Around 7% of landlords in the UK are “accidental”. They are the landlords who never intended to let out properties. Some are forced into the sector when they can’t sell their home but have to move anyway; others inherited a property and are not yet ready to relinquish it.
In previous years, becoming a landlord has largely been profitable, but the government tax squeeze is beginning to bite deep. A report by This is Money indicates that the number of accidental landlords is falling. In London, the number of accidental landlords has dropped by 2.5%, and in the southeast in general, by 2.3%. There are also signs that the number of landlords selling up is expected to rise as investors rush to beat the latest tax grab on buy to let properties, which comes into effect in March 2020.
Landlords have been caught in the cross-hairs for some time now. Mortgage interest tax relief is being phased out, so landlords with buy to let mortgages will no longer be able to offset their mortgage interest against rental income. By April 2020, landlords can claim a maximum tax credit of 20%. As a result, some landlords will be pushed into a higher tax bracket, potentially causing them to make a loss on their rental properties.
But this is not the only problem landlords have to worry about. In April 2020, two more government tax changes come into play.
Principal Private Residence Tax Relief Increases Landlord Capital Gains Liability
Tax changes to principal private residence relief mean the 18-month exemption that landlords claim currently is being reduced to nine-months. So, landlords will have an extra nine months of capital gains to account for.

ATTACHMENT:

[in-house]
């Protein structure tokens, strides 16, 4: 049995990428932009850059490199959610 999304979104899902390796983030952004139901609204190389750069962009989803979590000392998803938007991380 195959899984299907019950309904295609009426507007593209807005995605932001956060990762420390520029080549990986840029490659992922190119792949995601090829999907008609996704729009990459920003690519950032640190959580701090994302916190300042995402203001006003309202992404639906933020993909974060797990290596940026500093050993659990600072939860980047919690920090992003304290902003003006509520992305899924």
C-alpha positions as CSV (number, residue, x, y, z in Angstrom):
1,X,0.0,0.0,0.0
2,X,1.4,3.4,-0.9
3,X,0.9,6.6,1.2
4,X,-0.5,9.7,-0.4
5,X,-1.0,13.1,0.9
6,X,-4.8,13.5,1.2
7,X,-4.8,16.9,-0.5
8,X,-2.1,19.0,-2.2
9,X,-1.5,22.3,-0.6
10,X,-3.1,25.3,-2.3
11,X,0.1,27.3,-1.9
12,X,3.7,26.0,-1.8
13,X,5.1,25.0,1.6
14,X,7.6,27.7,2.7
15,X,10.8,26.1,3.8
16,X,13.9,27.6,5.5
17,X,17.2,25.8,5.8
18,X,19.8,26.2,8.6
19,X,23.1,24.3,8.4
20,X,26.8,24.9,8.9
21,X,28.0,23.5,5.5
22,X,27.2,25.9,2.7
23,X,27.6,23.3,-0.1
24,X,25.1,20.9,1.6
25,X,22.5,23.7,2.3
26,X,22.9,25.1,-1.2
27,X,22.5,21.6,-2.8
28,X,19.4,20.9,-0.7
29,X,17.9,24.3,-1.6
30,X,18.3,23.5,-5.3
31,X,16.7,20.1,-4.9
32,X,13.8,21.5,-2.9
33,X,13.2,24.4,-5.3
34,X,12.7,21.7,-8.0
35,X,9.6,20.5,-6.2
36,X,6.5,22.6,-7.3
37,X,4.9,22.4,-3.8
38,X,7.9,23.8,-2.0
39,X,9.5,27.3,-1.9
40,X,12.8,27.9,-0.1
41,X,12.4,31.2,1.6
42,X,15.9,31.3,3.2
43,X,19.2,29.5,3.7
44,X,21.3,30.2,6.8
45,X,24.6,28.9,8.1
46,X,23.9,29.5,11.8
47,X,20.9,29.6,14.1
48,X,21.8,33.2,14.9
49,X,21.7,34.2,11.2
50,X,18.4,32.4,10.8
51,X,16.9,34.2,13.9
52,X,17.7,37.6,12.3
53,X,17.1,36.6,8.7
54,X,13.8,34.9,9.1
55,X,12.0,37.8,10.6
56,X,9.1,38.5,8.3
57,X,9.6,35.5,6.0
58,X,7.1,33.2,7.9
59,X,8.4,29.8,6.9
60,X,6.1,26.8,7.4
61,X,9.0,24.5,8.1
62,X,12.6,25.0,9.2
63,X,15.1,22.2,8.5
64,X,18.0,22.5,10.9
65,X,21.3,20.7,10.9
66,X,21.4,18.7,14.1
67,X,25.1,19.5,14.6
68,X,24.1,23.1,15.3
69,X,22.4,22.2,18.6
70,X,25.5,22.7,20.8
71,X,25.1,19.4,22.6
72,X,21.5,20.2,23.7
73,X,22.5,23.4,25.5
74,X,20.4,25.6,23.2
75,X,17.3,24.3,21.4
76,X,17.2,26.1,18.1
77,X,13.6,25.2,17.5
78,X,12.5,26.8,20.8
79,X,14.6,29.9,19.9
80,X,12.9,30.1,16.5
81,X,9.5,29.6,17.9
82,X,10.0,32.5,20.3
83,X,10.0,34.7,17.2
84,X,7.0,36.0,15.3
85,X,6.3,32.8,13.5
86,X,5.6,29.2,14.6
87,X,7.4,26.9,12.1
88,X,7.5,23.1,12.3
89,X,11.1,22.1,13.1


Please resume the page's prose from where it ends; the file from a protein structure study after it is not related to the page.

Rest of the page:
Changes to principal private residence relief probably explain why more landlords in London and the southeast are selling up compared to other regions. There, property prices are higher and capital gains are more pronounced. Even a relatively modest property is worth several hundred thousand pounds, which equates to a hefty capital gains tax bill. This is in addition to the extra money landlords now have to pay, thanks to the 3% stamp duty land tax on additional properties. The only saving grace here is that accidental landlords can claim the money back if they sell their second property within three years of reverting back to owning just one property.
Landlords Lose Lettings Relief
Landlords are also losing lettings relief, which lets them claim a tax break of up to £40k when they sell. From April 2020, only landlords who share a rental property with their tenants can claim lettings relief. Relatively few landlords opt to share their rental property with their tenants, but if you choose to rent out a spare room, you can still claim this relief.
Both of these changes will benefit the Chancellor of the Exchequer to the tune of £470m but will have a huge impact on landlords when they sell their rental properties, so it’s not surprising that For Sale boards are popping up everywhere. This is, of course, having an impact on the property market. With more homes coming on to the open market, prices are falling. As a result, many landlords will have no choice but to accept a lower price for their properties if they want to sell up before April 2020.
Rents Fall and Property Prices Rise
The rise in accidental landlords selling up is a boon for buyers, as it makes it easier to find an affordable property, but it’s not such good news for renters. The fall in the number of rental properties in the UK is causing rents to rise. Research carried out by Hamptons International indicates that rents have risen by 1.8% in the last year – the average UK rent was £998 in September. Rents are likely to continue rising as more landlords sell up before the tax changes come into effect in April 2020.
If you’re concerned about the forthcoming tax changes and how they will affect your buy to let business, it’s a good idea to speak to an experienced tax adviser. Research your options before you panic and sell at a loss.
Are you selling up to beat the tax changes? Or do you have a contingency plan in place? Let us know what you intend to do before next April. You can leave a comment below or connect with us via social media.
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